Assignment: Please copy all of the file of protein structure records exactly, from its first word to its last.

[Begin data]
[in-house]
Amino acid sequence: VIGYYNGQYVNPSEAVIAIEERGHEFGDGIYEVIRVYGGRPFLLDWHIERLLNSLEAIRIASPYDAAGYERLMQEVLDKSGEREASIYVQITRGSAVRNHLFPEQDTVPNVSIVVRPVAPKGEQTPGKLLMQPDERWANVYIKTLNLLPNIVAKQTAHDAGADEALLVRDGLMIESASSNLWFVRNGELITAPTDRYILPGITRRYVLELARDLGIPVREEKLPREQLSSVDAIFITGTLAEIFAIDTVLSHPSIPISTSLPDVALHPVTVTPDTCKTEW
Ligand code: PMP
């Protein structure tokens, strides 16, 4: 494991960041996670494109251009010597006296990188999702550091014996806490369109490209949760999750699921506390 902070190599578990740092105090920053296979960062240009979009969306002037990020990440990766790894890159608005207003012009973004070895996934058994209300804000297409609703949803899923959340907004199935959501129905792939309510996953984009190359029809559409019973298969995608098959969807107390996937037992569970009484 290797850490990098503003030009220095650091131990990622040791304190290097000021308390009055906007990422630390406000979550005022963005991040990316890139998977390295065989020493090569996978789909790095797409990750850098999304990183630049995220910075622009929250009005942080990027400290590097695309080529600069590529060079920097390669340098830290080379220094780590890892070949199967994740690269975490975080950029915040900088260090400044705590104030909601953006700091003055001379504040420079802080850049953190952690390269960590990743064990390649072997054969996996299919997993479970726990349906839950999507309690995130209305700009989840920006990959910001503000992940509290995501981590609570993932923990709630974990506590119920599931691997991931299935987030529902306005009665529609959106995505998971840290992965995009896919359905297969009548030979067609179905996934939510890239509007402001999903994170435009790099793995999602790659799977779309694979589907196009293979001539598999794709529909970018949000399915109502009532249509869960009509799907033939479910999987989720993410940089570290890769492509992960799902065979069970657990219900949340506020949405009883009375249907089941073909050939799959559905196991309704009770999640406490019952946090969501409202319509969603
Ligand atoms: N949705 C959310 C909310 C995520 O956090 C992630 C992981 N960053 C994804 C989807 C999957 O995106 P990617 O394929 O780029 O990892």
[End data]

[in-house]
Amino acid sequence: VIGYYNGQYVNPSEAVIAIEERGHEFGDGIYEVIRVYGGRPFLLDWHIERLLNSLEAIRIASPYDAAGYERLMQEVLDKSGEREASIYVQITRGSAVRNHLFPEQDTVPNVSIVVRPVAPKGEQTPGKLLMQPDERWANVYIKTLNLLPNIVAKQTAHDAGADEALLVRDGLMIESASSNLWFVRNGELITAPTDRYILPGITRRYVLELARDLGIPVREEKLPREQLSSVDAIFITGTLAEIFAIDTVLSHPSIPISTSLPDVALHPVTVTPDTCKTEW
Ligand code: PMP
């Protein structure tokens, strides 16, 4: 494991960041996670494109251009010597006296990188999702550091014996806490369109490209949760999750699921506390 902070190599578990740092105090920053296979960062240009979009969306002037990020990440990766790894890159608005207003012009973004070895996934058994209300804000297409609703949803899923959340907004199935959501129905792939309510996953984009190359029809559409019973298969995608098959969807107390996937037992569970009484 290797850490990098503003030009220095650091131990990622040791304190290097000021308390009055906007990422630390406000979550005022963005991040990316890139998977390295065989020493090569996978789909790095797409990750850098999304990183630049995220910075622009929250009005942080990027400290590097695309080529600069590529060079920097390669340098830290080379220094780590890892070949199967994740690269975490975080950029915040900088260090400044705590104030909601953006700091003055001379504040420079802080850049953190952690390269960590990743064990390649072997054969996996299919997993479970726990349906839950999507309690995130209305700009989840920006990959910001503000992940509290995501981590609570993932923990709630974990506590119920599931691997991931299935987030529902306005009665529609959106995505998971840290992965995009896919359905297969009548030979067609179905996934939510890239509007402001999903994170435009790099793995999602790659799977779309694979589907196009293979001539598999794709529909970018949000399915109502009532249509869960009509799907033939479910999987989720993410940089570290890769492509992960799902065979069970657990219900949340506020949405009883009375249907089941073909050939799959559905196991309704009770999640406490019952946090969501409202319509969603
Ligand atoms: N949705 C959310 C909310 C995520 O956090 C992630 C992981 N960053 C994804 C989807 C999957 O995106 P990617 O394929 O780029 O990892």